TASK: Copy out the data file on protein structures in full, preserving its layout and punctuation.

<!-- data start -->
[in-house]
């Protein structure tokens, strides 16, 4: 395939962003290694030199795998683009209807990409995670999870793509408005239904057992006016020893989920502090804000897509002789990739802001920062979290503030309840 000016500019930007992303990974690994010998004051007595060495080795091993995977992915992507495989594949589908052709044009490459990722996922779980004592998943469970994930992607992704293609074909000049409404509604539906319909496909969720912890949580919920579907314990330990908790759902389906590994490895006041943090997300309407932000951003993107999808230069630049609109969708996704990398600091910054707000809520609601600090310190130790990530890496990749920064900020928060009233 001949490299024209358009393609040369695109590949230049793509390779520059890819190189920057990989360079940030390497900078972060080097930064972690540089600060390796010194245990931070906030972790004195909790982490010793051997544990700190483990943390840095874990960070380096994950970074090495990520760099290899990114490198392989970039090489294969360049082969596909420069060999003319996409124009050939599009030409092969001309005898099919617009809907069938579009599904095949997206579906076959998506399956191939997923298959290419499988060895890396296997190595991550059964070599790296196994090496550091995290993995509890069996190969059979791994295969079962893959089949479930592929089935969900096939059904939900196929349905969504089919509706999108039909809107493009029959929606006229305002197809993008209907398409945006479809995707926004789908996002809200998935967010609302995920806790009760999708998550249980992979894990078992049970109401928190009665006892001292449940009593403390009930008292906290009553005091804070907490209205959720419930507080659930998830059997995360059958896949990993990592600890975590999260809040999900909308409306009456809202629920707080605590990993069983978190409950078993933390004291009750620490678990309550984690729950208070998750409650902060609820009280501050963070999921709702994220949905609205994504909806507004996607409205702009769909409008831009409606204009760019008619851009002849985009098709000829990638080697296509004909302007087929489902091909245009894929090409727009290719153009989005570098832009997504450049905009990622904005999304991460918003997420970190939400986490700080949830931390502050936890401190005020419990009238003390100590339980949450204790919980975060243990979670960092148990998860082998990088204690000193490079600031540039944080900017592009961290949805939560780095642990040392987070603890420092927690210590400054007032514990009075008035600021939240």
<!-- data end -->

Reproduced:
[in-house]
């Protein structure tokens, strides 16, 4: 395939962003290694030199795998683009209807990409995670999870793509408005239904057992006016020893989920502090804000897509002789990739802001920062979290503030309840 000016500019930007992303990974690994010998004051007595060495080795091993995977992915992507495989594949589908052709044009490459990722996922779980004592998943469970994930992607992704293609074909000049409404509604539906319909496909969720912890949580919920579907314990330990908790759902389906590994490895006041943090997300309407932000951003993107999808230069630049609109969708996704990398600091910054707000809520609601600090310190130790990530890496990749920064900020928060009233 001949490299024209358009393609040369695109590949230049793509390779520059890819190189920057990989360079940030390497900078972060080097930064972690540089600060390796010194245990931070906030972790004195909790982490010793051997544990700190483990943390840095874990960070380096994950970074090495990520760099290899990114490198392989970039090489294969360049082969596909420069060999003319996409124009050939599009030409092969001309005898099919617009809907069938579009599904095949997206579906076959998506399956191939997923298959290419499988060895890396296997190595991550059964070599790296196994090496550091995290993995509890069996190969059979791994295969079962893959089949479930592929089935969900096939059904939900196929349905969504089919509706999108039909809107493009029959929606006229305002197809993008209907398409945006479809995707926004789908996002809200998935967010609302995920806790009760999708998550249980992979894990078992049970109401928190009665006892001292449940009593403390009930008292906290009553005091804070907490209205959720419930507080659930998830059997995360059958896949990993990592600890975590999260809040999900909308409306009456809202629920707080605590990993069983978190409950078993933390004291009750620490678990309550984690729950208070998750409650902060609820009280501050963070999921709702994220949905609205994504909806507004996607409205702009769909409008831009409606204009760019008619851009002849985009098709000829990638080697296509004909302007087929489902091909245009894929090409727009290719153009989005570098832009997504450049905009990622904005999304991460918003997420970190939400986490700080949830931390502050936890401190005020419990009238003390100590339980949450204790919980975060243990979670960092148990998860082998990088204690000193490079600031540039944080900017592009961290949805939560780095642990040392987070603890420092927690210590400054007032514990009075008035600021939240």